Methadone withdrawal symptoms may last two weeks and up to 21 days if the symptoms are acute. But like any opioid, a severe addiction may result in a syndrome known as PAWS or Post-Acute Withdrawal Syndrome.
PAWS is considered separate from the common withdrawal period and can last for months. While the later phase of methadone withdrawal may last up to 21 days, these symptoms begin around that time. Symptoms and their severity changes and may intensify and diminish in cycles. Some PAWS symptoms are: tremors, sweating, nausea, tachycardia (or rapid heart rate), intense drug cravings and even seizures.
Some psychological symptoms of PAWS may be noticed as the brain chemistry is healing and attempting to balance. As this is occurring, severe or ongoing depression may set in, or anxiety may occur as stress levels increase. This is because for as long as the drug was taken, the “feel good” substances like dopamine and the pathways they use were being artificially stimulated by methadone. Once methadone is stopped, it takes time for the brain to heal and adjust.
Because methadone is an opioid that causes extreme relaxation, stopping it may result in increased anxiety. If alcohol or other drugs were a factor in addiction, this feeling may be intensified. Cognitive impairment may also occur, impairing memory and concentration. The symptoms of PAWS due to methadone addiction or abuse are often temporary and last in correlation with length and intensity of drug use.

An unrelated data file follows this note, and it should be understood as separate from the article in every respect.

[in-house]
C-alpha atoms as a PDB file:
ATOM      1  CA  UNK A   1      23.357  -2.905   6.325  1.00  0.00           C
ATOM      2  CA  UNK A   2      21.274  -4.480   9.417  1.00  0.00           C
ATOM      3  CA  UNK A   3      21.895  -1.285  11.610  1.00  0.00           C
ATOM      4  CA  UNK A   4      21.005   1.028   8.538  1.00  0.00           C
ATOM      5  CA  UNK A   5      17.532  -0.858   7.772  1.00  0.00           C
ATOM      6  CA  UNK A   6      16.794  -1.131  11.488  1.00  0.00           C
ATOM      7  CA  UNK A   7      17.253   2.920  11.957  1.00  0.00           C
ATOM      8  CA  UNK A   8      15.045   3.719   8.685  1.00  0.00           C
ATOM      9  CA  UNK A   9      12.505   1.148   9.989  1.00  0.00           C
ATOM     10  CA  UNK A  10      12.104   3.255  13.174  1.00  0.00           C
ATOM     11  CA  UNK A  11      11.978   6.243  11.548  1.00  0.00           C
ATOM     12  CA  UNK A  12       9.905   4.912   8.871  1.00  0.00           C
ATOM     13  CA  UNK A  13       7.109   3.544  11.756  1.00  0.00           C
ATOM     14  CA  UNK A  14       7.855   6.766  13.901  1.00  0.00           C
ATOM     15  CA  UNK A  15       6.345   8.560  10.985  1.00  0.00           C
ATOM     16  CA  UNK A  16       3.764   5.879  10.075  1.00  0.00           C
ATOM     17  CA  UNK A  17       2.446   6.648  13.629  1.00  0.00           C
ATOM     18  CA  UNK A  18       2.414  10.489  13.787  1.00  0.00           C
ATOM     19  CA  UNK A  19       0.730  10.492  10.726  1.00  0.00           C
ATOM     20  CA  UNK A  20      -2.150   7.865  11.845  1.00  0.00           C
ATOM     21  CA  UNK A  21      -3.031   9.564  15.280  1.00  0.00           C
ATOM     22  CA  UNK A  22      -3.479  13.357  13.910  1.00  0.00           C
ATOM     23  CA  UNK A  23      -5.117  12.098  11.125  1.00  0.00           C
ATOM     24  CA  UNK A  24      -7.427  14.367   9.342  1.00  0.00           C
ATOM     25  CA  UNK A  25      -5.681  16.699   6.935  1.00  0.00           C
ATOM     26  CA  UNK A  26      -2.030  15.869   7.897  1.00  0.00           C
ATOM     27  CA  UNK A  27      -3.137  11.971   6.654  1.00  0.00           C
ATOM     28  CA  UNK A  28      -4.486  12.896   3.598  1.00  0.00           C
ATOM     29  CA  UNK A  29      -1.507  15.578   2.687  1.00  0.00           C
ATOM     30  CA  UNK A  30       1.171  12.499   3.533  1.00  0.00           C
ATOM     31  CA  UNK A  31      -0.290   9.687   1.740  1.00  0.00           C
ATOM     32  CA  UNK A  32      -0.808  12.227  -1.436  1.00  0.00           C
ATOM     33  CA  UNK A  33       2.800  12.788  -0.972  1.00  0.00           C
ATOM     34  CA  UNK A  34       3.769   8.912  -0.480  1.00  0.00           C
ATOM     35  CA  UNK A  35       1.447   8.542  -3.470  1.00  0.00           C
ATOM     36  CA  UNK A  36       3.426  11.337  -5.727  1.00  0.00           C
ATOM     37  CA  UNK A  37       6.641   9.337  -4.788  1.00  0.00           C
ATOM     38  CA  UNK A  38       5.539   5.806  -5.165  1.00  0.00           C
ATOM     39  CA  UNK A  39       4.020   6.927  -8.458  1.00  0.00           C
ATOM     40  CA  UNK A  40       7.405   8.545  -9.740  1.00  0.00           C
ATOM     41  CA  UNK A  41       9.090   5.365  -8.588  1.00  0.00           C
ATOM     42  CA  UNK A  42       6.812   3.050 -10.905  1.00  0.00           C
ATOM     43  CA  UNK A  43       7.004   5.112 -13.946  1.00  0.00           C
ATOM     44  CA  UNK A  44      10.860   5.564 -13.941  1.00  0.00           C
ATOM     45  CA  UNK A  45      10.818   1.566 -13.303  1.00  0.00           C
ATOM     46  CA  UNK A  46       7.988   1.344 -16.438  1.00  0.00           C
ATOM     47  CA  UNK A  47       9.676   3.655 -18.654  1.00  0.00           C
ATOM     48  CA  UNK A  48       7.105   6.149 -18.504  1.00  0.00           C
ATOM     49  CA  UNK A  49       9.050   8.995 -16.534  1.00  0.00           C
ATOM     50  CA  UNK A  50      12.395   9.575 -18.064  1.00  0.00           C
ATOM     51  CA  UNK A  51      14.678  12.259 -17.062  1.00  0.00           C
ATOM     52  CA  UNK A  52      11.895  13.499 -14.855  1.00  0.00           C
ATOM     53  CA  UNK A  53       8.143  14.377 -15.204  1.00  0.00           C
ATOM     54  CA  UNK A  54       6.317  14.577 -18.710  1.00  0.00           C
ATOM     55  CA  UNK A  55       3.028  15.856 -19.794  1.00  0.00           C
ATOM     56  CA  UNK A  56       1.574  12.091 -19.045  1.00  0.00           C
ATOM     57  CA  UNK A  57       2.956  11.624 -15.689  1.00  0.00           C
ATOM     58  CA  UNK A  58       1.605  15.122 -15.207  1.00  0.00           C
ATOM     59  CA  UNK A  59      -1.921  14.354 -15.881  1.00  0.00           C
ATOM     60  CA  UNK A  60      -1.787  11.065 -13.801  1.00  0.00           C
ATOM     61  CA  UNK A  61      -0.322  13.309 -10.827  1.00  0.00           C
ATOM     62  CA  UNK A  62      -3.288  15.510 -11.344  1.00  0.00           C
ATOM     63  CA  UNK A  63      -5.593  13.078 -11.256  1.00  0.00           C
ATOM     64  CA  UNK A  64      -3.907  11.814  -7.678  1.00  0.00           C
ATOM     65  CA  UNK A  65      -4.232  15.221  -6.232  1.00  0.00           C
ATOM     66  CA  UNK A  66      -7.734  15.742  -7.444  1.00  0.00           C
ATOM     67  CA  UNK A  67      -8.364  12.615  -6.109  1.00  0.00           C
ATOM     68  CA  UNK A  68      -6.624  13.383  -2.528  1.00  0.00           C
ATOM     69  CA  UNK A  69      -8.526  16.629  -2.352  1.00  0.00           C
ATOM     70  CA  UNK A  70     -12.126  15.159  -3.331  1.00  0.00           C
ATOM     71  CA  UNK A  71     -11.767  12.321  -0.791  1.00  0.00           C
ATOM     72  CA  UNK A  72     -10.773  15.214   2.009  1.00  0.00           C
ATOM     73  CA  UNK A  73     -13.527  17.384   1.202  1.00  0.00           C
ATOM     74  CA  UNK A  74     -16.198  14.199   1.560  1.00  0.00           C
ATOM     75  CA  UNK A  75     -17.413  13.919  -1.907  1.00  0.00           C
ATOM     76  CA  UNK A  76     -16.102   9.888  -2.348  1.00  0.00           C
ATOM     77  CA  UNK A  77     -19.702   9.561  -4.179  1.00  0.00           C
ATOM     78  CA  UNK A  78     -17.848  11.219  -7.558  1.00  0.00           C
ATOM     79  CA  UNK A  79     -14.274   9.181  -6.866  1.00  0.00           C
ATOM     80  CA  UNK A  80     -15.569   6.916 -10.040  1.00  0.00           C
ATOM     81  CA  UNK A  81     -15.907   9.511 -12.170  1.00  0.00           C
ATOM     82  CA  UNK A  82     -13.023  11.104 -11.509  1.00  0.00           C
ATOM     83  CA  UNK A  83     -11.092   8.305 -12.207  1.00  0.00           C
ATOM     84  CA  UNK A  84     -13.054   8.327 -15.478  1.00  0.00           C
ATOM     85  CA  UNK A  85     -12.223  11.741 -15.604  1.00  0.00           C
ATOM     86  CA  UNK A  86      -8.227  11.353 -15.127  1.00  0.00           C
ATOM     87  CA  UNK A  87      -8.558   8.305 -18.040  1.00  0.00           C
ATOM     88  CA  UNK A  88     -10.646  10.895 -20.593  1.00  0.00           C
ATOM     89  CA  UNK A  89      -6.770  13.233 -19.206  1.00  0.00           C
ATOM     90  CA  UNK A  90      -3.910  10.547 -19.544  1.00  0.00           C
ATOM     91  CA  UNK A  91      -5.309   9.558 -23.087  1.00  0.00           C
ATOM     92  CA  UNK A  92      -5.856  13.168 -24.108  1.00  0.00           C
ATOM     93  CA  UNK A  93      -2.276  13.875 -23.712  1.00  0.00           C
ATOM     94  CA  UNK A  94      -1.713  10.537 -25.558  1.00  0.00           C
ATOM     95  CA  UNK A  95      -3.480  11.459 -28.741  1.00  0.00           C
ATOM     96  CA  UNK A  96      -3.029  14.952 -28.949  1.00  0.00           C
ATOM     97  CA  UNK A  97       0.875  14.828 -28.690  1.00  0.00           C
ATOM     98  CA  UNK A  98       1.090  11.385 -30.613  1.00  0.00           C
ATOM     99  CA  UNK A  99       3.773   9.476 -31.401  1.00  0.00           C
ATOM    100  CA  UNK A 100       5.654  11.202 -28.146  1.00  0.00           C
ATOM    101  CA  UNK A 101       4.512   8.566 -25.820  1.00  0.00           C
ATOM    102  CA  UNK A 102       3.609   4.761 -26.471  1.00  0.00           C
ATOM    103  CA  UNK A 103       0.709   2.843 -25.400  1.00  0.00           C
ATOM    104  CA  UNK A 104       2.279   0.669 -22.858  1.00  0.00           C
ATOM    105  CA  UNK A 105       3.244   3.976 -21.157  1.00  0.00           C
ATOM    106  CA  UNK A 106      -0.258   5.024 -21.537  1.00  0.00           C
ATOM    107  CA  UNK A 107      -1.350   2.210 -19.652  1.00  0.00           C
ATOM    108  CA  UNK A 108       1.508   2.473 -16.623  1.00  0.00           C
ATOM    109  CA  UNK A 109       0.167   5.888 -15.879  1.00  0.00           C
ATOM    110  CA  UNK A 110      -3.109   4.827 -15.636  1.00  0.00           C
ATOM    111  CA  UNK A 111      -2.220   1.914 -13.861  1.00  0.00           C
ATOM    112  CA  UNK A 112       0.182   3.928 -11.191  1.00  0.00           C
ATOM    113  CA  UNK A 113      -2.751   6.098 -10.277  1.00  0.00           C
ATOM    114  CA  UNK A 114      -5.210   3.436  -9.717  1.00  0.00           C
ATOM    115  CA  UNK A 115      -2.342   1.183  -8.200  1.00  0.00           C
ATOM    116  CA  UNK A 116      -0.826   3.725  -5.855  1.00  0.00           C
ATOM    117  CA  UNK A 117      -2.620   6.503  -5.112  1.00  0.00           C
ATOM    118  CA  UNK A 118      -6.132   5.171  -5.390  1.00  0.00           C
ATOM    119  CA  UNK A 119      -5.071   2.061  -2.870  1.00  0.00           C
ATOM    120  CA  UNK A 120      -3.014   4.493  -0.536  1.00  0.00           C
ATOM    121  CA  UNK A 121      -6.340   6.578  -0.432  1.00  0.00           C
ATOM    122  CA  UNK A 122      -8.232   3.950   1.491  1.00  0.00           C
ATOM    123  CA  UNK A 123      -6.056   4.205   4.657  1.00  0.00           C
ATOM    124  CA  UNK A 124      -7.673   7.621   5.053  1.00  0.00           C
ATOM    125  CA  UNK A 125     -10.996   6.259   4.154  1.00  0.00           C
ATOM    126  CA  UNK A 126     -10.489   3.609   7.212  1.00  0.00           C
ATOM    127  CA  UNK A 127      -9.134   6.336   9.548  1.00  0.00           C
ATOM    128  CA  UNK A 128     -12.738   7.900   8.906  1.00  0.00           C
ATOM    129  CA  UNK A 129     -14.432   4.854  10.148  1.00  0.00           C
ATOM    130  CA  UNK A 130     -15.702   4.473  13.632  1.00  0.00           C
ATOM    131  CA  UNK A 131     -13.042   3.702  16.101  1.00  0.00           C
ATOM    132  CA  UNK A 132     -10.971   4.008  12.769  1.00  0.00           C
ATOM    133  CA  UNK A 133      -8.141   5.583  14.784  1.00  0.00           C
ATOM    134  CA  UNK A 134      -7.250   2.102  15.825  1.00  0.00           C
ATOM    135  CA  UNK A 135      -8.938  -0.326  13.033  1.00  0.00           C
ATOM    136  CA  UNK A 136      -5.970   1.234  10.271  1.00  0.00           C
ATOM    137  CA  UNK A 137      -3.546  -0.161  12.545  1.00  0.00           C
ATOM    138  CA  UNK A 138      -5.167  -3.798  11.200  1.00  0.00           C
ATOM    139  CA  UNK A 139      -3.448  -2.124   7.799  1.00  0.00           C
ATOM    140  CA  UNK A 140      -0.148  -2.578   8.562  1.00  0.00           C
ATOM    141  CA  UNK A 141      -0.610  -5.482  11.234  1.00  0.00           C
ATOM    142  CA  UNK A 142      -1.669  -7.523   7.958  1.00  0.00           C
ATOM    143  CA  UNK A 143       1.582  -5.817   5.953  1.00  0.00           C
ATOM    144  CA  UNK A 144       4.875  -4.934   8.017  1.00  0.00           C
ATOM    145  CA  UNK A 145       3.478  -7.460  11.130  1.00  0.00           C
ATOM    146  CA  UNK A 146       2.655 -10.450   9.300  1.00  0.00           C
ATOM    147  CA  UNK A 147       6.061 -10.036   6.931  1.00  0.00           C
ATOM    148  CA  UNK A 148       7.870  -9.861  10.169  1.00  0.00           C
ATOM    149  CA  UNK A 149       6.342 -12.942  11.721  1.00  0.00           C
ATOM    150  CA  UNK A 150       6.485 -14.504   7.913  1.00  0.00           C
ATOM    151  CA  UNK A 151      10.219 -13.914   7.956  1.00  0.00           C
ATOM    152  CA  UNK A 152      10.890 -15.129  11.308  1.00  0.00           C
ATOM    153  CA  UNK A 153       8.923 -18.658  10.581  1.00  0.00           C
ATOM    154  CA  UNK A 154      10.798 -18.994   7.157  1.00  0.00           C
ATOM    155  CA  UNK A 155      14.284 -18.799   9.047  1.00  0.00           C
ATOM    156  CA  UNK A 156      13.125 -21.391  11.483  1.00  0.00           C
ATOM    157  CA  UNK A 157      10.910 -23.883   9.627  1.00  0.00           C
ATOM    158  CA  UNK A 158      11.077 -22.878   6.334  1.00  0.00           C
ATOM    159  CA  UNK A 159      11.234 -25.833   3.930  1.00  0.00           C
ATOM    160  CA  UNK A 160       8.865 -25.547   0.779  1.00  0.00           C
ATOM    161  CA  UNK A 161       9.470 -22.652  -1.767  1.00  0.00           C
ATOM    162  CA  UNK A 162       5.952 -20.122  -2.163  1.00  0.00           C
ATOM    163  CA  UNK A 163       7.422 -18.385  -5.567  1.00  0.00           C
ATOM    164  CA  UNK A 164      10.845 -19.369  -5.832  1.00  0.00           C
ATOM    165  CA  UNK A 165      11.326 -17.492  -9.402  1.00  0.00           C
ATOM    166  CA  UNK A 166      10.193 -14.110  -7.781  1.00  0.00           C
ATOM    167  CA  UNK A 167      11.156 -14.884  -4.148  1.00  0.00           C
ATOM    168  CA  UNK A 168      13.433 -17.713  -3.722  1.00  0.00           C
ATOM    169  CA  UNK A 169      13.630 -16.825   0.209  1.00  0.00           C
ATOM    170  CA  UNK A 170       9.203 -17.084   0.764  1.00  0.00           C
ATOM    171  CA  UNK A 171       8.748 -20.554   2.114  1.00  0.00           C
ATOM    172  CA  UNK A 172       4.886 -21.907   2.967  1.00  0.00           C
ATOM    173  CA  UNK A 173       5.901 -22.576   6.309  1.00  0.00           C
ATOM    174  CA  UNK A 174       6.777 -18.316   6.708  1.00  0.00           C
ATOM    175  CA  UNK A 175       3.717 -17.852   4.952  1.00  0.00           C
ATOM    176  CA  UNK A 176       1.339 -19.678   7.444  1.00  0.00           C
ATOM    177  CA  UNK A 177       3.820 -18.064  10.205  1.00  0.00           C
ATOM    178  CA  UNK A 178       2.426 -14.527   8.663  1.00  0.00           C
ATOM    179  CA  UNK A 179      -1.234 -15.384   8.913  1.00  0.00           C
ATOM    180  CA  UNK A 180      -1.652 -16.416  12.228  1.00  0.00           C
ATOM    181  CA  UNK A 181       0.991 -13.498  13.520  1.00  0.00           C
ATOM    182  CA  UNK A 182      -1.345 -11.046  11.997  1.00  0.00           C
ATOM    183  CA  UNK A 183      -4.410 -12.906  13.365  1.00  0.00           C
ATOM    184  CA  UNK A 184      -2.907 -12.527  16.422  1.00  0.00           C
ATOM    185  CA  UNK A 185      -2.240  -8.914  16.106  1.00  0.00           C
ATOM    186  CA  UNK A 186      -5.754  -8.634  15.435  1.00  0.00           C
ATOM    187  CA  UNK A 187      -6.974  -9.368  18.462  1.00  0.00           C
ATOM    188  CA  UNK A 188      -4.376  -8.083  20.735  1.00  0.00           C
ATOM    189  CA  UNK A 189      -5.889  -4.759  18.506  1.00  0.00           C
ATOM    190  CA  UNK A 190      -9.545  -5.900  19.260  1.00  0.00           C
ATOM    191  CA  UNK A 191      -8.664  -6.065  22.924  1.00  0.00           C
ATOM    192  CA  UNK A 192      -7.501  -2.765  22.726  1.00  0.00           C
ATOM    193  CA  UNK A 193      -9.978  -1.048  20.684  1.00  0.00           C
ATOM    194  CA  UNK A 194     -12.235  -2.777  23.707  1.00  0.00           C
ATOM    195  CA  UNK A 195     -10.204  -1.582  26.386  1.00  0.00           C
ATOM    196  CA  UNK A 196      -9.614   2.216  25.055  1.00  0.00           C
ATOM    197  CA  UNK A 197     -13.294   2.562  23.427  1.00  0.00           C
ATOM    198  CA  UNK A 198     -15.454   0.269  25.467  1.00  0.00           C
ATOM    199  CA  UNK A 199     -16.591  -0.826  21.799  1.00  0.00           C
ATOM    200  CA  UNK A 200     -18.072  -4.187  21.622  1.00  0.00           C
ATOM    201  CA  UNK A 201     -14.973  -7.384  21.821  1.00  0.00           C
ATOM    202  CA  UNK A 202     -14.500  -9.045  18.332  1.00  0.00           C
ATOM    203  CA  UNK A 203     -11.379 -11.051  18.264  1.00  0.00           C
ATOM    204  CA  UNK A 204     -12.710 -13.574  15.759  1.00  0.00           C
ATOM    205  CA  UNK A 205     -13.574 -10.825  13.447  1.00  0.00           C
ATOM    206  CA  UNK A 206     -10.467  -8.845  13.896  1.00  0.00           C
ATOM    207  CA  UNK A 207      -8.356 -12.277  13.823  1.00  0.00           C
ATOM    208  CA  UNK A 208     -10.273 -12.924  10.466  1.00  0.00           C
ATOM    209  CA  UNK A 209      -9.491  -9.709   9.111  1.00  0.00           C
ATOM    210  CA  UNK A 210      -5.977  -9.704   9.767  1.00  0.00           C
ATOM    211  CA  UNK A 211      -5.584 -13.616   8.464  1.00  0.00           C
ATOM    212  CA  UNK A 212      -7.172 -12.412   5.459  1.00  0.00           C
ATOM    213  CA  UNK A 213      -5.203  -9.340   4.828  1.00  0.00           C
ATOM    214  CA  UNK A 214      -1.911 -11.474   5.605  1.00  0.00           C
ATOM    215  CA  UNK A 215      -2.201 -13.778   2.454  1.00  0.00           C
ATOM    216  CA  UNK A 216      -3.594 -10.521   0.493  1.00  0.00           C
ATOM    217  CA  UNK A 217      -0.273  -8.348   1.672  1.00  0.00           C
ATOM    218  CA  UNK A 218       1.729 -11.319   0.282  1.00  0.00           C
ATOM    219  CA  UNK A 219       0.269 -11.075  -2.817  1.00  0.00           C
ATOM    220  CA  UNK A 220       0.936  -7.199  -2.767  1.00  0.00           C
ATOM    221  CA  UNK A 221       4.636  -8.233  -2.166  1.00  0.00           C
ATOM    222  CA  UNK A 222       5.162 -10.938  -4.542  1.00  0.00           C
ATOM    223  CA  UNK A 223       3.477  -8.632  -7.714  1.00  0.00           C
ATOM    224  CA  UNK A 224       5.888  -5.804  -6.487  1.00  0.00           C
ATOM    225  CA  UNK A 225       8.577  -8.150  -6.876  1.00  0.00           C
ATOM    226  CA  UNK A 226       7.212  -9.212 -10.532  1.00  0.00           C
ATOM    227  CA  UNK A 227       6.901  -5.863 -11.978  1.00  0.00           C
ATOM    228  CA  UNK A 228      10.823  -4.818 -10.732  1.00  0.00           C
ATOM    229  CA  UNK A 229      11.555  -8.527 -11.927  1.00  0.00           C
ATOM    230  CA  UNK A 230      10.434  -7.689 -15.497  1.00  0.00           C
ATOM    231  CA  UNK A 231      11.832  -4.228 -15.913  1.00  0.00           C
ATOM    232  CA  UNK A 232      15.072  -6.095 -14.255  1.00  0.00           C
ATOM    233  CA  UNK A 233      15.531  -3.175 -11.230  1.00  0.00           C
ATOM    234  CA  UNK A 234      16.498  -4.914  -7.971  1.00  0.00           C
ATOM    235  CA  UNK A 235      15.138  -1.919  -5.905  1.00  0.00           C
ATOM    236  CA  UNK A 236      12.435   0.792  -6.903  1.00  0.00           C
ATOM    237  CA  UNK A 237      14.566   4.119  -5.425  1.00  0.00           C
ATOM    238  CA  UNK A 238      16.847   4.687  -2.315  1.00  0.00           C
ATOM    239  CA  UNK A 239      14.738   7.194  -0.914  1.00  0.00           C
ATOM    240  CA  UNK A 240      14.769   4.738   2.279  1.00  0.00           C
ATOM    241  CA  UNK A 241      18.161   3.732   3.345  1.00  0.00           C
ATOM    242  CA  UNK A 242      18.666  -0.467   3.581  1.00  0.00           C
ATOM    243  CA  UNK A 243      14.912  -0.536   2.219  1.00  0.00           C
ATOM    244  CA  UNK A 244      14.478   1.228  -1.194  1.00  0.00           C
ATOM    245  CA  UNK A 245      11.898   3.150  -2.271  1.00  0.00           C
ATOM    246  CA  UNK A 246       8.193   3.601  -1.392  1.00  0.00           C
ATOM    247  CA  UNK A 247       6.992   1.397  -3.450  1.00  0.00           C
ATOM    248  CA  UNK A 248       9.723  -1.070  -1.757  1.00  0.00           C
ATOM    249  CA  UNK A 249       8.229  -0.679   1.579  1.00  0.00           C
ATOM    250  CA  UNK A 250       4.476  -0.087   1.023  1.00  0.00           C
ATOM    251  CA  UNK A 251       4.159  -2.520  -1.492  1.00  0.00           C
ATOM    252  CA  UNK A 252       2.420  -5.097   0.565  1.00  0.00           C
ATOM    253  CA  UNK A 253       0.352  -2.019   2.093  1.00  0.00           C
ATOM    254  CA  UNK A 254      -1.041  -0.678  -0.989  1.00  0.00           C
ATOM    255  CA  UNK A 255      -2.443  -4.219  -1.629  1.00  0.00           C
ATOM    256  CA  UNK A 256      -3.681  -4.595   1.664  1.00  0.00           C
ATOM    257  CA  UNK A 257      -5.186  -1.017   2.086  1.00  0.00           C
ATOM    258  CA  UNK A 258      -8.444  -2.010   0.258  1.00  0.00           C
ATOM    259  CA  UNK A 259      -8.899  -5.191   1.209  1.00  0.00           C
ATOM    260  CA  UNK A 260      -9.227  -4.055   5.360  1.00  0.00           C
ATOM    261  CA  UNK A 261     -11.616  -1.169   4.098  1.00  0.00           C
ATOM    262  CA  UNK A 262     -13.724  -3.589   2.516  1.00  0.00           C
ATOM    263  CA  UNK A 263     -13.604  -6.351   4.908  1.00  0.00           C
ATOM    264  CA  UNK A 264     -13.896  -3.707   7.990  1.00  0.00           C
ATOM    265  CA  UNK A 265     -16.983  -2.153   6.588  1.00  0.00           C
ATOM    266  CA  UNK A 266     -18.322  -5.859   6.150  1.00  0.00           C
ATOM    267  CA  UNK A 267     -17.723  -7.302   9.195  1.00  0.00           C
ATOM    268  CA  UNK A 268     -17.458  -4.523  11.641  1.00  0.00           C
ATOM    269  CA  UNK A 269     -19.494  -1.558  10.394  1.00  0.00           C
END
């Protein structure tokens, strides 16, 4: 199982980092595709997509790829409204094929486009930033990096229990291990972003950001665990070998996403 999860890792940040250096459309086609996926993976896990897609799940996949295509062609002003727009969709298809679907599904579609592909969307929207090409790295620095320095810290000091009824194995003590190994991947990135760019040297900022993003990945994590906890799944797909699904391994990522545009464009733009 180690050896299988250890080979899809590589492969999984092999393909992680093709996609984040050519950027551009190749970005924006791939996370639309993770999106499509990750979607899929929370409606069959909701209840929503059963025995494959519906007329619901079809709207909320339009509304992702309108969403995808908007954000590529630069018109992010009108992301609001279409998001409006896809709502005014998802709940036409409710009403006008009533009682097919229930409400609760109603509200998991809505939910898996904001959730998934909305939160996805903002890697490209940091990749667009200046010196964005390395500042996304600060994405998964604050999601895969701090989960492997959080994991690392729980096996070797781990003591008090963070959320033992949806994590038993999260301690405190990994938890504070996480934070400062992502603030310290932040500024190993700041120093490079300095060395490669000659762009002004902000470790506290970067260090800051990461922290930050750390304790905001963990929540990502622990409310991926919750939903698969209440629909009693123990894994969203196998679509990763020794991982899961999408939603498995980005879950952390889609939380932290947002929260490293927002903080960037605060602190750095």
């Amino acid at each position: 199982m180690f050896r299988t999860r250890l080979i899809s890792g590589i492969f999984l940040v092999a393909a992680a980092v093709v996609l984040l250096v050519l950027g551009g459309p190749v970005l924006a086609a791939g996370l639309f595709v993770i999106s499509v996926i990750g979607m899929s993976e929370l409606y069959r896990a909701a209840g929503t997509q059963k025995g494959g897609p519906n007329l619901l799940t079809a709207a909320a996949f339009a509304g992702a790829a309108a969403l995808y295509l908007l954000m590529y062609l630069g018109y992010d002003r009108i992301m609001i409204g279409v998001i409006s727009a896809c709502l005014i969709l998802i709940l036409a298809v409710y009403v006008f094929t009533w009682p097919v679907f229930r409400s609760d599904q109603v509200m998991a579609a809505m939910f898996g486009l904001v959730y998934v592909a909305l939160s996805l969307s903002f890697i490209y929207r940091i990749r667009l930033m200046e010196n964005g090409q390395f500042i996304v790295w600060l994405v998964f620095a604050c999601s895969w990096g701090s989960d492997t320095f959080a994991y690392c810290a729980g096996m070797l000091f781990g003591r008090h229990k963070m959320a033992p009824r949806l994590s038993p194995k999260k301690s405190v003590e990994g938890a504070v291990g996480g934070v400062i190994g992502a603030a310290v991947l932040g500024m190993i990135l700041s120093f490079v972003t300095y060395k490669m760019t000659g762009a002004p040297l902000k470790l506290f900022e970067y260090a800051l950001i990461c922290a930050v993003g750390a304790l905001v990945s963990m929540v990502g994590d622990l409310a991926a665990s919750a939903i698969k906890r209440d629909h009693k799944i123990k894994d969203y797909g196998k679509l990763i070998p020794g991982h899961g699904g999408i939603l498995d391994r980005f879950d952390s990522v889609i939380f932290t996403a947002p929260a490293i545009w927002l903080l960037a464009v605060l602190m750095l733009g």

Treatment for Methadone Addiction
Suddenly stopping methadone is dangerous and not recommended by addiction professionals, and treatment for methadone addiction is tricky because methadone is the main drug used for tapering during medical detoxification.
Tapering is a way of reducing the amount of a drug used each day, which in turn lessens the severity of withdrawal symptoms. This also reduces the craving for the drug until the patient no longer requires it.
Some facilities may use clonidine as a replacement drug, which is a medication normally prescribed for blood pressure. It has been found to be a good replacement, and can ease sweating, anxiety and restlessness. It also may help reduce the amount of time it takes for physical detoxification.
Other medications may be used in addition to clonidine to ease nausea, control pain and help with sleep issues. Finally, naltrexone may be used. This is known as an “opioid antagonizer,” effectively blocking the euphoric effects of an opioid and minimizes cravings that may linger.
Once initial physical detoxification is complete and symptoms are somewhat eased, treatment for methadone addiction will move to the next phase. Mental and psychological therapies for substance abuse issues are necessary to help with ongoing recovery. These may include individual and group counseling, family counseling or more proactive approaches such as Cognitive Behavioral Therapy (CBT), Contingency Management (CM) or Motivational Interviewing.